The Environmental Protection Agency (EPA) told the Supreme Court that a motion brought by 20 states pushing to place a halt on new, pricey environmental regulations on mercury and air pollution for power plants should be thrown out.
“The requested stay would harm the public interest by undermining reliance interests and the public health and environmental benefits associated with the rule,” the government argued in a Wednesday brief with the Supreme Court. “The application lacks merit and should be denied.”
Michigan, perhaps emboldened by a SCOTUS decision earlier in February to halt the Clean Power Plan (CPP), led the charge to have the Court block the Mercury and Air Toxic standards (MATS). The motion to halt the rules gained steam after Michigan broke the barrier.
The Court eventually ruled that in order to mandate the rules, and therefore administer them, the EPA would have to conduct a cost analysis by mid-April. The decision to halt the rules was made after the U.S. Court of Appeals for the District of Columbia Circuit refused to grant the states’ request.
“Unless this court stays or enjoins further operation of the Mercury and Air Toxics rule, this court’s recent decision in Michigan v. EPA will be thwarted,” the states wrote in their February filing, asking the nation’s highest court to grant the stay.
The states’ filing continued: “A stay or injunction is appropriate because this court has already held that the finding on which the rule rests in unlawful and beyond EPA’s statutory authority.”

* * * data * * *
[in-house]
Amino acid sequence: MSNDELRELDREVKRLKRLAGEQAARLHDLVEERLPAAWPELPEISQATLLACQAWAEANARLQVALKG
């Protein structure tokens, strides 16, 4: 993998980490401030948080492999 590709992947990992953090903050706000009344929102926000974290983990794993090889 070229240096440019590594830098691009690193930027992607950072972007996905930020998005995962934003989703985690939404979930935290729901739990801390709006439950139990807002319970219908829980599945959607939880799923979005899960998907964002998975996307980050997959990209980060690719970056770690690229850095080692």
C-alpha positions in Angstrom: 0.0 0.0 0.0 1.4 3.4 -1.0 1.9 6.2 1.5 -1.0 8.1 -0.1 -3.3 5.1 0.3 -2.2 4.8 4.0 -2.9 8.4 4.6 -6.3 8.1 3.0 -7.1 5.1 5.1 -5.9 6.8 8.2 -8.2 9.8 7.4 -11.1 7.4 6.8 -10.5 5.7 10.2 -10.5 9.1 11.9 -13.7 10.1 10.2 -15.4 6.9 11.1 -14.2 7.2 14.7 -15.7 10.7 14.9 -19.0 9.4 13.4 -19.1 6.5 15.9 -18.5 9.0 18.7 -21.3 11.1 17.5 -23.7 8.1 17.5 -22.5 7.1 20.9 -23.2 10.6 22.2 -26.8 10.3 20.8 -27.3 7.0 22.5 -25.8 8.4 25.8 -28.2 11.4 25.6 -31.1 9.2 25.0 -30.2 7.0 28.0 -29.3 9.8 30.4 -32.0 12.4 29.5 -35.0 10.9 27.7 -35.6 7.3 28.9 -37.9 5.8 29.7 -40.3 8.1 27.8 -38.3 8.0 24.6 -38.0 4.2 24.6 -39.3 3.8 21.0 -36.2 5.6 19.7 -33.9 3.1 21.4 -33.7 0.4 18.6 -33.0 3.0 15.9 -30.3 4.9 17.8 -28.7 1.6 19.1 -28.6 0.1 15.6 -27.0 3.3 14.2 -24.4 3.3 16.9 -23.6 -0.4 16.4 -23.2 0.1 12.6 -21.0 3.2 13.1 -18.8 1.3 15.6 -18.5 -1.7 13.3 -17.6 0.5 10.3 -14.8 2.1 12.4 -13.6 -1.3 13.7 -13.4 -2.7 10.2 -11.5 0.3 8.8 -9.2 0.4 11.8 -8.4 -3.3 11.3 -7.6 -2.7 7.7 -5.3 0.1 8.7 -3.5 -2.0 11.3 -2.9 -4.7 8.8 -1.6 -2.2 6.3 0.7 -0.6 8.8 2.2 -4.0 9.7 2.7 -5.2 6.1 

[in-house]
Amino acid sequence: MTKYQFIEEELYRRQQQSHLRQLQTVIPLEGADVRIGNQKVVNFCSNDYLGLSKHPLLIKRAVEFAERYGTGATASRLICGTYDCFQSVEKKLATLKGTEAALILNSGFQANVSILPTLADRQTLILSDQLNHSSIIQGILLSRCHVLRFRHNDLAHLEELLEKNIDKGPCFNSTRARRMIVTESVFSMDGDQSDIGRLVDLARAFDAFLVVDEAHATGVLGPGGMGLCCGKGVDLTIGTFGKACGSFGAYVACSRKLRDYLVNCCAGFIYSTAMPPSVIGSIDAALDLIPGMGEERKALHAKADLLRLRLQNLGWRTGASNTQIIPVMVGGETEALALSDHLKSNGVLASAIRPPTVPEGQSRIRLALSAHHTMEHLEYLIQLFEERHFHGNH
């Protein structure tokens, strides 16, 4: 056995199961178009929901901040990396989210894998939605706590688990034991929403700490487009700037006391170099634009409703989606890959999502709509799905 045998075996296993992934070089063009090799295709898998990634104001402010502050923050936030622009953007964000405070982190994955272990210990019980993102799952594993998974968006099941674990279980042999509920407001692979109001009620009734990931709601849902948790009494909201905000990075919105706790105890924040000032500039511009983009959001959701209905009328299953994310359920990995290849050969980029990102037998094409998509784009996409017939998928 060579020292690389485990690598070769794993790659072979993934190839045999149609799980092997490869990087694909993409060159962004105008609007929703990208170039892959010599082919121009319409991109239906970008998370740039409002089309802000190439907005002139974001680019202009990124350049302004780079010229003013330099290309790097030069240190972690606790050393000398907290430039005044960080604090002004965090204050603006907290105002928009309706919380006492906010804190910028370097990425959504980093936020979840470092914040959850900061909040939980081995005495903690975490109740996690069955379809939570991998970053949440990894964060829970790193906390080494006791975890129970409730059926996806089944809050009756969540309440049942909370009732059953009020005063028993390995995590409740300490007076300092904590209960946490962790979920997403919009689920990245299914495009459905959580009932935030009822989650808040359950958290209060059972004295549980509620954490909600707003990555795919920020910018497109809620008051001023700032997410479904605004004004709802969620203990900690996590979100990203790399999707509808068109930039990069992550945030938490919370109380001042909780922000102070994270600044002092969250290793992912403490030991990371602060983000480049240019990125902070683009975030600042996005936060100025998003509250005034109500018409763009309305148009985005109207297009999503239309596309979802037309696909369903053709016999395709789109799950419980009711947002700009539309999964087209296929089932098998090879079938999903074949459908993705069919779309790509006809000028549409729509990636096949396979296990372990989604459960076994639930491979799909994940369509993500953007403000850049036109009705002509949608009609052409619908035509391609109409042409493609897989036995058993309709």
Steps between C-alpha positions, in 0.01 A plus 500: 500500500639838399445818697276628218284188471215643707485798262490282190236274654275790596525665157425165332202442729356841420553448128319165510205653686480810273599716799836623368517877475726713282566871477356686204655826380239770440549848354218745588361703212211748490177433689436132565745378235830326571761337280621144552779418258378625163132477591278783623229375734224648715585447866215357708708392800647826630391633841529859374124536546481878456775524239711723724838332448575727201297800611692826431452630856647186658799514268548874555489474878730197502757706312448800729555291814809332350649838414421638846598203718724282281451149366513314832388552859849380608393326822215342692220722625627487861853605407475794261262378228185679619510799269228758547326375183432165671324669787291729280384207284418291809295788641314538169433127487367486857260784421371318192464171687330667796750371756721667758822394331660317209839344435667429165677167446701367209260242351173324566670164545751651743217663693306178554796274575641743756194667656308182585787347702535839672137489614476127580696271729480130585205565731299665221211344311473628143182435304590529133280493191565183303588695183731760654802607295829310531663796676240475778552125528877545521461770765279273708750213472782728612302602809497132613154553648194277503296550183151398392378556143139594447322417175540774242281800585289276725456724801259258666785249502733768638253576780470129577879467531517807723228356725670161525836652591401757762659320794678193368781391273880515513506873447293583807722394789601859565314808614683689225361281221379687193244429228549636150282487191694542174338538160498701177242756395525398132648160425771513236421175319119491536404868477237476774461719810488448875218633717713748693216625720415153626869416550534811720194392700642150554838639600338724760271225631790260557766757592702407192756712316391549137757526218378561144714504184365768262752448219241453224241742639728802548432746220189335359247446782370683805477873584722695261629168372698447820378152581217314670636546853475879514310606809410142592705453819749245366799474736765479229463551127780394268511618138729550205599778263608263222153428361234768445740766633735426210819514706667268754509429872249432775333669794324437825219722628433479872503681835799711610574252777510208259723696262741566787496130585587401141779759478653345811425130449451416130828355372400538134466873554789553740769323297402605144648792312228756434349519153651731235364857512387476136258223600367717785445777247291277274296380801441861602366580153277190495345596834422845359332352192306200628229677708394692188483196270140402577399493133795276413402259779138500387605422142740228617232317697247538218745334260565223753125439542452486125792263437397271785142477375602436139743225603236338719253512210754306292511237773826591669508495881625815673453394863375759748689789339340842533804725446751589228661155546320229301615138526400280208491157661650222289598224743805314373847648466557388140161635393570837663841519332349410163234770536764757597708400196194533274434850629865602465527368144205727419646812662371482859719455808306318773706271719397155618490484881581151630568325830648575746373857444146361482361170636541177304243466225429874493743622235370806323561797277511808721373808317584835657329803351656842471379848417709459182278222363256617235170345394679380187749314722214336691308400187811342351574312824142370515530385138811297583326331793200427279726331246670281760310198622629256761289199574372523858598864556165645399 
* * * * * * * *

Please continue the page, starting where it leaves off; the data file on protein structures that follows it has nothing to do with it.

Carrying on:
They went on to call the EPA’s rules “an unmistakable example of agency overreach: an executive agency strayed far beyond the limited authority the legislative branch gave it, and then, which this court corrected the agency’s error, EPA requested on remand that the unauthorized, unlawful regulation should be left in place to have the force of law.”
The rules have already cost $9 billion for the states that have already complied. If the SCOTUS decides to shoot down the EPA’s request, then the result could allow the states to escape the overarching rules.
The mercury rule may hammer looking for a nail.
A recent study by the U.S. Geological Survey and Harvard University, for instance, found that mercury emissions have ticked downward by nearly 30 percent, mostly because of more efficient coal-fired power plants and the natural gas revolution.
“For years, mercury researchers have been unable to explain the apparent conundrum between declining air concentrations and rising emission estimates,” Yanxu Zhang, the study’s lead author from Harvard University, wrote in a press statement. “Our work is the first detailed, mechanistic analysis to explain the declining atmospheric mercury trend.”
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